Authorities in France ordered the blockage or removal of over 2,700 websites in 2016, according to Interior Minister Bruno Le Roux. The orders were designed to minimize extremist content online.
At a recent cybersecurity conference in the northern French city of Lille, Le Roux remarked that the French government requested that 834 websites be blocked, and 1,929 more be pulled from search engine results to fight “child pornographic and terrorist content.”
He added: “To face an extremely serious terror threat, we’ve given ourselves unprecedented means to reinforce the efficacy of our actions.”
Website blocking on the rise in France
The data is a notable bit more than figures tracked by France’s online privacy division, CNIL. Last April, CNIL revealed that 312 sites were blocked and 855 de-listing requests were made in France between March 11, 2015, and Feb. 29, 2016.
Sites can be blocked by French authorities without an order from a judge thanks to a 2011 law implemented in the wake of the Charlie Hebdo attacks. The first site was blocked two months later. France is trying to extend its right-to-be-forgotten globally. The country wants to force Google to remove links to questionable content from global search results.
“This is not hyperbole — if the CNIL’s approach of global removals were to be embraced as the standard internet regulation… In the end, the world of internet would only be as free as the world’s least free place,” said Google’s privacy counsel, Peter Fleischer.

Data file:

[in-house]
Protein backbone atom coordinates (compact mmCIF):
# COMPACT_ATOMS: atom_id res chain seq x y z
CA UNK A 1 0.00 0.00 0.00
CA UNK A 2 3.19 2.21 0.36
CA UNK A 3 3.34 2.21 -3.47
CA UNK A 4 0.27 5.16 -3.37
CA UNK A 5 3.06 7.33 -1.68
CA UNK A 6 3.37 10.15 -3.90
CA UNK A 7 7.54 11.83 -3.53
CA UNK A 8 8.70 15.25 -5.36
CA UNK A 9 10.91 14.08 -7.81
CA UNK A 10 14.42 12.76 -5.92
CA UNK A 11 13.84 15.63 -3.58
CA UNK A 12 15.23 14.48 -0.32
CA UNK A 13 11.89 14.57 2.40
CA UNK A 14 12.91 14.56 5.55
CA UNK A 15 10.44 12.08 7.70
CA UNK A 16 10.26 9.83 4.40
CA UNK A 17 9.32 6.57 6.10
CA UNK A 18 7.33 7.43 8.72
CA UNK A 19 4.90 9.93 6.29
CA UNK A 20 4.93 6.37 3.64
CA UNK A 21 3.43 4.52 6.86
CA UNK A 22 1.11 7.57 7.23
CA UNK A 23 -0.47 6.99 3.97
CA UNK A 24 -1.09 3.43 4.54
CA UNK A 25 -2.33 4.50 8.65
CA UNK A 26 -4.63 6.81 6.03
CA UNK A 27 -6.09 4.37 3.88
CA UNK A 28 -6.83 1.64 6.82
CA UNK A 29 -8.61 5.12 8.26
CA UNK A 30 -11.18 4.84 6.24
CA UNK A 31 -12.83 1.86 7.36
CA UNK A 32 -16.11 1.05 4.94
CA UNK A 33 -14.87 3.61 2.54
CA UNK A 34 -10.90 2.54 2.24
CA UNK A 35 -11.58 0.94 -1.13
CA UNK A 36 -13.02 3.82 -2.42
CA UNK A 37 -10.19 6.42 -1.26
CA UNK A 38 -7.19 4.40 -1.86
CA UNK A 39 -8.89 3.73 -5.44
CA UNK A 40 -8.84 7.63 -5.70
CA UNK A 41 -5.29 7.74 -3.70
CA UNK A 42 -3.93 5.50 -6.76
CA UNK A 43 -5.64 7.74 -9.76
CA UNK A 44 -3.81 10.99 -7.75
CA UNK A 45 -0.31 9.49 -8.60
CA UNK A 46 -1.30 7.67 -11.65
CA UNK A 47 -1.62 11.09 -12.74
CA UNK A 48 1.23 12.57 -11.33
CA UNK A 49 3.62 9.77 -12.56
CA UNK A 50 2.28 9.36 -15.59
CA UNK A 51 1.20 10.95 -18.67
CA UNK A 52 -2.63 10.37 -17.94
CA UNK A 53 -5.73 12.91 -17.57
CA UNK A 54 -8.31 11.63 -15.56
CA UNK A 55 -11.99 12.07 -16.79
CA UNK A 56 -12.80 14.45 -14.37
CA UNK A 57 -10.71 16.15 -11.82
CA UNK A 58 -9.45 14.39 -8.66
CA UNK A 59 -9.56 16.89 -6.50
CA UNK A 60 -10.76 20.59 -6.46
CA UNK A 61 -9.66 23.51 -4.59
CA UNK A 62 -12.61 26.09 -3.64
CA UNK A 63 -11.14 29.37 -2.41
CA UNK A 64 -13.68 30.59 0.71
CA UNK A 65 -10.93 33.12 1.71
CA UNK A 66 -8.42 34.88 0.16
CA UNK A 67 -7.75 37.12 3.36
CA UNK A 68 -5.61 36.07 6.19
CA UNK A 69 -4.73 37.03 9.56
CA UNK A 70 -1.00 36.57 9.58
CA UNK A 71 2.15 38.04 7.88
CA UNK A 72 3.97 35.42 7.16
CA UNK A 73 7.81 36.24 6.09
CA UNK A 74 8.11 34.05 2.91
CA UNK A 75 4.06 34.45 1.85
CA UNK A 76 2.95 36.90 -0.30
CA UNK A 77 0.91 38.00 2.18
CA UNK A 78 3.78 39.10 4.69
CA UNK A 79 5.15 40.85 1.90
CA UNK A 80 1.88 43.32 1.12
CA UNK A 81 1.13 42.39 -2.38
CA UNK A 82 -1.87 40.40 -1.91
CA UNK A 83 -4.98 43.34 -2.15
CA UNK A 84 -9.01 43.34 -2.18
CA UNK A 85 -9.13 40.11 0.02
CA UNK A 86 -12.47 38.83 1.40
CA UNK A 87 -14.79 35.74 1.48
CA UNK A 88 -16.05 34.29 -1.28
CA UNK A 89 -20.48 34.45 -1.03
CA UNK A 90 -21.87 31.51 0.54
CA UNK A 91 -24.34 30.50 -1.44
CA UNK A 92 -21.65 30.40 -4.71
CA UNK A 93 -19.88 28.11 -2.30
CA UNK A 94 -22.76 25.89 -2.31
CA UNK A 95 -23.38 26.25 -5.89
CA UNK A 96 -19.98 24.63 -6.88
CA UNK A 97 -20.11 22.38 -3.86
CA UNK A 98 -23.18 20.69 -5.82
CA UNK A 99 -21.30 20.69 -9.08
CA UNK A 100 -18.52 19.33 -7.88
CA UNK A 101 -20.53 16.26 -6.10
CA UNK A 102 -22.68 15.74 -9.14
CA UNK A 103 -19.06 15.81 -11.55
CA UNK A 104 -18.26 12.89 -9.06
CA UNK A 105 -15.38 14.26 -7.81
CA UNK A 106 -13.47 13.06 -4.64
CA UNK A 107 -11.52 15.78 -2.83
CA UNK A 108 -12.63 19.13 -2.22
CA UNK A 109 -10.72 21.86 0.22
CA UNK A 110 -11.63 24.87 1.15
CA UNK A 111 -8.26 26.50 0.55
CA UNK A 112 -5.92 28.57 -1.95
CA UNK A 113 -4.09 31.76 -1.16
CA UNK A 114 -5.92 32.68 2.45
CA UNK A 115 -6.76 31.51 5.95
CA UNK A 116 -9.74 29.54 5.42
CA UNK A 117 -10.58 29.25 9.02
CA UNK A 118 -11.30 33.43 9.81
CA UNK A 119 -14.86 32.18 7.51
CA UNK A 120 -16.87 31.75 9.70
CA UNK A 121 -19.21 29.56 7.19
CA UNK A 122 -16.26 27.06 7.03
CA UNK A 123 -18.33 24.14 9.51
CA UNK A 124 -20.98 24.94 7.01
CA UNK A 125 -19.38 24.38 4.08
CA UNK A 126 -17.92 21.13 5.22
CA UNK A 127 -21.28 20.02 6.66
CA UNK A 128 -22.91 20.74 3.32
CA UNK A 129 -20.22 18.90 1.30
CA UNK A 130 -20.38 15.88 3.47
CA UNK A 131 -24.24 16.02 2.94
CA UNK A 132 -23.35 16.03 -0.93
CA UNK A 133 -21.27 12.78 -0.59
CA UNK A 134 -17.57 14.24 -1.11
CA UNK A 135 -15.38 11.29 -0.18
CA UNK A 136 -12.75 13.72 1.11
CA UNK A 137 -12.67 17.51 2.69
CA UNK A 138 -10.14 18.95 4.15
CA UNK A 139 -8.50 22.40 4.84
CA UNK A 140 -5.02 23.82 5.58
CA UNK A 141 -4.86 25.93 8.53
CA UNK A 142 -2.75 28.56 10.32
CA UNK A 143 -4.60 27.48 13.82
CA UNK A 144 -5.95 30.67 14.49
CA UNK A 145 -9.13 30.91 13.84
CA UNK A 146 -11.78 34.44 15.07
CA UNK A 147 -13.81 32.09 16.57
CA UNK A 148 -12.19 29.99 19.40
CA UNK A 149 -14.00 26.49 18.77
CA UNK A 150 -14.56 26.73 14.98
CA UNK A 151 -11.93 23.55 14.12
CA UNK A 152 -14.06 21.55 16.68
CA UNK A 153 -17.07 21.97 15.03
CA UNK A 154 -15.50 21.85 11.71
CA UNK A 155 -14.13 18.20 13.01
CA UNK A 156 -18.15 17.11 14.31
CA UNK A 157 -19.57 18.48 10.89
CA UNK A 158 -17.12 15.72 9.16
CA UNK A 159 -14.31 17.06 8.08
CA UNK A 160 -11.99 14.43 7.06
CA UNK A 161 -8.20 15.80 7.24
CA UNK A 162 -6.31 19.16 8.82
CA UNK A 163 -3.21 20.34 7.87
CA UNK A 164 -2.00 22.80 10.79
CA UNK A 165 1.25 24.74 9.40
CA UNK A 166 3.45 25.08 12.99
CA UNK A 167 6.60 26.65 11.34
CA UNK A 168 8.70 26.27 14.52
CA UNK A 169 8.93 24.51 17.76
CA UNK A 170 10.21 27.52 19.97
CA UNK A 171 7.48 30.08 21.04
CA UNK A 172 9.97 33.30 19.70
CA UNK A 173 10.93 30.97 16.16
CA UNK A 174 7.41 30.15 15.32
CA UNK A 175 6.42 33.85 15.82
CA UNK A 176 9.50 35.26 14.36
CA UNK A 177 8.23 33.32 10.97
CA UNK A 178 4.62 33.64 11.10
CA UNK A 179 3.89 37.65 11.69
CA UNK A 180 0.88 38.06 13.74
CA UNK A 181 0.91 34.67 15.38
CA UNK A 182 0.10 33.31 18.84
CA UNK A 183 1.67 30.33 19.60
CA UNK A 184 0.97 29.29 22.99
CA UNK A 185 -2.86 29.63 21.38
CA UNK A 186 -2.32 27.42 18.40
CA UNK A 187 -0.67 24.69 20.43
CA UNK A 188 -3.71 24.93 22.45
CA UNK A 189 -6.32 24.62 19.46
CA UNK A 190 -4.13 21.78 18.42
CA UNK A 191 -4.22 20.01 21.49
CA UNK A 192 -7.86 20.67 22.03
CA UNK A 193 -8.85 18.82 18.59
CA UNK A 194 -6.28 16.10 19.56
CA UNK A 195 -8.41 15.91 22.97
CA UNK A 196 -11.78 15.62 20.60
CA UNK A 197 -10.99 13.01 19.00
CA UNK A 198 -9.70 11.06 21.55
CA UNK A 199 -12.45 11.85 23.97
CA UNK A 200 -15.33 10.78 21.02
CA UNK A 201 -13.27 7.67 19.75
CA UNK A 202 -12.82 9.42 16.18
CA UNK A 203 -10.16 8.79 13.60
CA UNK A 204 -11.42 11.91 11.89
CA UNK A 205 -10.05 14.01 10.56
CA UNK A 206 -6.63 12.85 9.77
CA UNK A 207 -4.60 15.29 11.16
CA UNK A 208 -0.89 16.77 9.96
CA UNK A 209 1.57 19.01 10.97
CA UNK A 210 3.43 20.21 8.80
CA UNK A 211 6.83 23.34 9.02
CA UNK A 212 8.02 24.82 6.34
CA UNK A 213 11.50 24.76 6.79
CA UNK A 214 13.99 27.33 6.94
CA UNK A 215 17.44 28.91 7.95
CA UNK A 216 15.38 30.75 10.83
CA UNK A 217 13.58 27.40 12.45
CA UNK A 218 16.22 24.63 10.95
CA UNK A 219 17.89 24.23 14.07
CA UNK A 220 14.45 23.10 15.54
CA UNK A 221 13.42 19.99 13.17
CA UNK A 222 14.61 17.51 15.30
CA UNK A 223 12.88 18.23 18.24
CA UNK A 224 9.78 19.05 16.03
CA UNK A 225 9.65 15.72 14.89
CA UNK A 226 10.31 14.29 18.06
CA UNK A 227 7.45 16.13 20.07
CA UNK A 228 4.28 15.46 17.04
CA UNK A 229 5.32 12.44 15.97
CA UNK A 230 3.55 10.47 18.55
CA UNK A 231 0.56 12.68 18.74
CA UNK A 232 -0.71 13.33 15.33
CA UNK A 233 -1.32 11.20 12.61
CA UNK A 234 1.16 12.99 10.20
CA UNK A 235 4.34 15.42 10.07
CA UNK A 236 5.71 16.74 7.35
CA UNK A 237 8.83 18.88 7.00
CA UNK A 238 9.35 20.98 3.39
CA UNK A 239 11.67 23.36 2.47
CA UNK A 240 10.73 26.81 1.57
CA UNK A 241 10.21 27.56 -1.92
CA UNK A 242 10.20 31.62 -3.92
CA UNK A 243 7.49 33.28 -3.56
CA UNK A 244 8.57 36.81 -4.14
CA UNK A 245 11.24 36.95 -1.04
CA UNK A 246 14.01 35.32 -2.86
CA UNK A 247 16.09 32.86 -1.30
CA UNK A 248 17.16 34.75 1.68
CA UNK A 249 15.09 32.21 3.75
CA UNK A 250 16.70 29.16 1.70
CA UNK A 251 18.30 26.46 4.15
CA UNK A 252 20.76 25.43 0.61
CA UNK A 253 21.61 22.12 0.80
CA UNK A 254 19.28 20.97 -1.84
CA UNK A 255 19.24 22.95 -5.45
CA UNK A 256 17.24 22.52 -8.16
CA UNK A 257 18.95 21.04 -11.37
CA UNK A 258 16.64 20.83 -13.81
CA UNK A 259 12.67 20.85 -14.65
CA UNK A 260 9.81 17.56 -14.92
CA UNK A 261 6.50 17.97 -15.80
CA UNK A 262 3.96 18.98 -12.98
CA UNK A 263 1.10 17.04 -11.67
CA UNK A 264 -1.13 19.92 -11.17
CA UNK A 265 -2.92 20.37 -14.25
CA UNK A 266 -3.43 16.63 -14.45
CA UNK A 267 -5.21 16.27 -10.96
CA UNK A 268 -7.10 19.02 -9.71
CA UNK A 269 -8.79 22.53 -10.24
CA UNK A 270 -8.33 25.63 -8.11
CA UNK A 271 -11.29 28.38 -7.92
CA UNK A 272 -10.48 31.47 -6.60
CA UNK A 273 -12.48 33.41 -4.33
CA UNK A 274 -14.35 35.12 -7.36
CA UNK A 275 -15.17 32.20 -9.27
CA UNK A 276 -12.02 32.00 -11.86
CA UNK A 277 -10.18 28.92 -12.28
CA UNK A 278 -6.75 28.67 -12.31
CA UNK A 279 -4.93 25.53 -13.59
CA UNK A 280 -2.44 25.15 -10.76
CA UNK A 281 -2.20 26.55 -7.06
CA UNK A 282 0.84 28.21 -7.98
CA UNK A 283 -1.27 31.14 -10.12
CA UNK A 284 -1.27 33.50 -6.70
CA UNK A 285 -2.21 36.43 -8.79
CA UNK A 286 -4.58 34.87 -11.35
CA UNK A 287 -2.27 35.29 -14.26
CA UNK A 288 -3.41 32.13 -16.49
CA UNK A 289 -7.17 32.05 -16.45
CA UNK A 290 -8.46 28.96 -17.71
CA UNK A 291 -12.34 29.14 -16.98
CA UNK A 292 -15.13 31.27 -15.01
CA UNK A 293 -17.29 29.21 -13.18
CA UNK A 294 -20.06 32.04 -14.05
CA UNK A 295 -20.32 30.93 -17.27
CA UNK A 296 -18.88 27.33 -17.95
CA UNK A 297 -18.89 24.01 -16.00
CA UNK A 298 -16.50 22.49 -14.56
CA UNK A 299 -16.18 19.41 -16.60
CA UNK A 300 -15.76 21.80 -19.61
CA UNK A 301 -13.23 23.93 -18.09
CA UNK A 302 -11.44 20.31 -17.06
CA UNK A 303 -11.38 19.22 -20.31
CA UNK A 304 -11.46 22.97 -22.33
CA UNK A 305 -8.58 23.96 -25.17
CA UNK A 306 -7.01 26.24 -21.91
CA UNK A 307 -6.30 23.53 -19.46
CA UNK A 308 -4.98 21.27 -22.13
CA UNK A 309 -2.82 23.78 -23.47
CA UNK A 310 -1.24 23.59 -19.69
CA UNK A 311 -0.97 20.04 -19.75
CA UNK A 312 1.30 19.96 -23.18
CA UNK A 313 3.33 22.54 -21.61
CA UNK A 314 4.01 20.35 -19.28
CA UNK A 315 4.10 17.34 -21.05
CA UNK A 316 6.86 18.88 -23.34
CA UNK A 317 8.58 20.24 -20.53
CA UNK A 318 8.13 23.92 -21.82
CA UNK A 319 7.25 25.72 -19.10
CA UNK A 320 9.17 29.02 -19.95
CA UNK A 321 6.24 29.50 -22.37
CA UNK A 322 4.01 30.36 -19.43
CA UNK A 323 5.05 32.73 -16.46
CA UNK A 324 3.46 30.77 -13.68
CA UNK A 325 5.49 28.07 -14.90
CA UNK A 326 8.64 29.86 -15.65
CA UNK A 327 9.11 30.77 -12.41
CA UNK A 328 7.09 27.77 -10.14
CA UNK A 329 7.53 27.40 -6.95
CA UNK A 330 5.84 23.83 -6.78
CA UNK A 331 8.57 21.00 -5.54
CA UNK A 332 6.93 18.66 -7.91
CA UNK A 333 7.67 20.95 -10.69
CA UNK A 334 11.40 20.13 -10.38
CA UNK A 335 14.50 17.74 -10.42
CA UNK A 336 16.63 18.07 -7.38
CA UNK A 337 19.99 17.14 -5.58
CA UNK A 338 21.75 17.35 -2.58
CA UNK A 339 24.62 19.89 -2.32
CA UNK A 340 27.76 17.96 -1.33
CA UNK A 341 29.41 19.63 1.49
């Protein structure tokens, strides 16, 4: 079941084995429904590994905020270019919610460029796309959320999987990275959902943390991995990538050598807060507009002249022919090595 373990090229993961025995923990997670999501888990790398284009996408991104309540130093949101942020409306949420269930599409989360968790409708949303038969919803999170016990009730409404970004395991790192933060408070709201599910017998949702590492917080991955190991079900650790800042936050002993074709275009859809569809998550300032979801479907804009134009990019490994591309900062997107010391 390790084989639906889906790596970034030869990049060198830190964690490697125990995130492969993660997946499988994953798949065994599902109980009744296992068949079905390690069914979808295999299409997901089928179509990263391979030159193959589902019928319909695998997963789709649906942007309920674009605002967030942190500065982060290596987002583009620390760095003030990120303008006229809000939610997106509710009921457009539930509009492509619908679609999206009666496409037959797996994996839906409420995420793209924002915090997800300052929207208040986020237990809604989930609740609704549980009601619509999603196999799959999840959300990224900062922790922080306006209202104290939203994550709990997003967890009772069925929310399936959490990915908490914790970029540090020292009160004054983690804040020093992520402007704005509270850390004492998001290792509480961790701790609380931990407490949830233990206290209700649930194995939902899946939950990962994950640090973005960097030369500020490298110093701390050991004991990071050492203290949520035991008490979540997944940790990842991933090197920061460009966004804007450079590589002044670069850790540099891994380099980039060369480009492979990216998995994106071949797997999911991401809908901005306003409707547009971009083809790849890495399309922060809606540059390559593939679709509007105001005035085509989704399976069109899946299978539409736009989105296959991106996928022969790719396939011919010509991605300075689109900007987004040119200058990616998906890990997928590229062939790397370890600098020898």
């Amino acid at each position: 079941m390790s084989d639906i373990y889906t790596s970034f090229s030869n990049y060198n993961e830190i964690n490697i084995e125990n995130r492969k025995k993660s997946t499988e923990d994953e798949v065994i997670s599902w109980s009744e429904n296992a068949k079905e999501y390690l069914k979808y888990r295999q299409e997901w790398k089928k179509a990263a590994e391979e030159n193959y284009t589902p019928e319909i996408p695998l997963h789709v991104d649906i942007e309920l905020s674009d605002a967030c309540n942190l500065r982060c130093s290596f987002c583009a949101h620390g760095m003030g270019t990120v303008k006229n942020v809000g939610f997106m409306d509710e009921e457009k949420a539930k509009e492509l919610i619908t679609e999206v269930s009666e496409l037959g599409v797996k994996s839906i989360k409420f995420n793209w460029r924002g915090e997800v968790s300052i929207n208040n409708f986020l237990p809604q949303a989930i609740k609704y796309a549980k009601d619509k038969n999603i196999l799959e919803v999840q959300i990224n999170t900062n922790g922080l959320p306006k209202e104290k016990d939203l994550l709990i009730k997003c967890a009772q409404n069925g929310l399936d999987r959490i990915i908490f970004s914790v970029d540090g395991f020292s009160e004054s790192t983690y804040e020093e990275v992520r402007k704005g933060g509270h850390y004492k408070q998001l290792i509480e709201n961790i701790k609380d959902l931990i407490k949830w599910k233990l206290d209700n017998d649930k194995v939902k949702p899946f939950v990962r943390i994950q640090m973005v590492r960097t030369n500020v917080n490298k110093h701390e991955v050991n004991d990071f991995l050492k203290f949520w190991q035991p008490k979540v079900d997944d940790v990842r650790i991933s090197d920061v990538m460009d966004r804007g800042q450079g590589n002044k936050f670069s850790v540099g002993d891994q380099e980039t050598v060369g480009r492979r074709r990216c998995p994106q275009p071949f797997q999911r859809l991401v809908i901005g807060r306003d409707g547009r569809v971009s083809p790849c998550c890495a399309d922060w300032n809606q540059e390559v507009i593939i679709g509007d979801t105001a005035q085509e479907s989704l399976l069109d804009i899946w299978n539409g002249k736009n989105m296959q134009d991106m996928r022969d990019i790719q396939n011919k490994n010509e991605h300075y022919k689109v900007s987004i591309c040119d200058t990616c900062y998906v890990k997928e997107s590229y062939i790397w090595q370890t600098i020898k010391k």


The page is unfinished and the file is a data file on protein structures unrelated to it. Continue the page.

The European Union’s highest court ruled in May 2014 individuals had the right to be forgotten and seek deletion from links on search engines if information was old or irrelevant. The ruling, valid in only the European Union, France is looking to take it further.
European’s widely distrust Google. For instance, French search engine Qwant wants to undermine Google’s hold on search engine queries by offering a service where users aren’t tracked for the purpose of ads.
“We are at a turning point where we as citizens, internet users and consumers have to choose to which extent we have a right to privacy, and to which extent we feel free to exercise it,” said Qwant founder Eric Leandri. “You have to think of the internet not only as a means of communication, but more and more as a surrogate brain; things that would have been kept within the impenetrable boundaries of your own mind, or in the sanctuary of your home, are now sent on servers for the world or a few companies to see. Everything we do is increasingly stored and can be retrieved on demand.”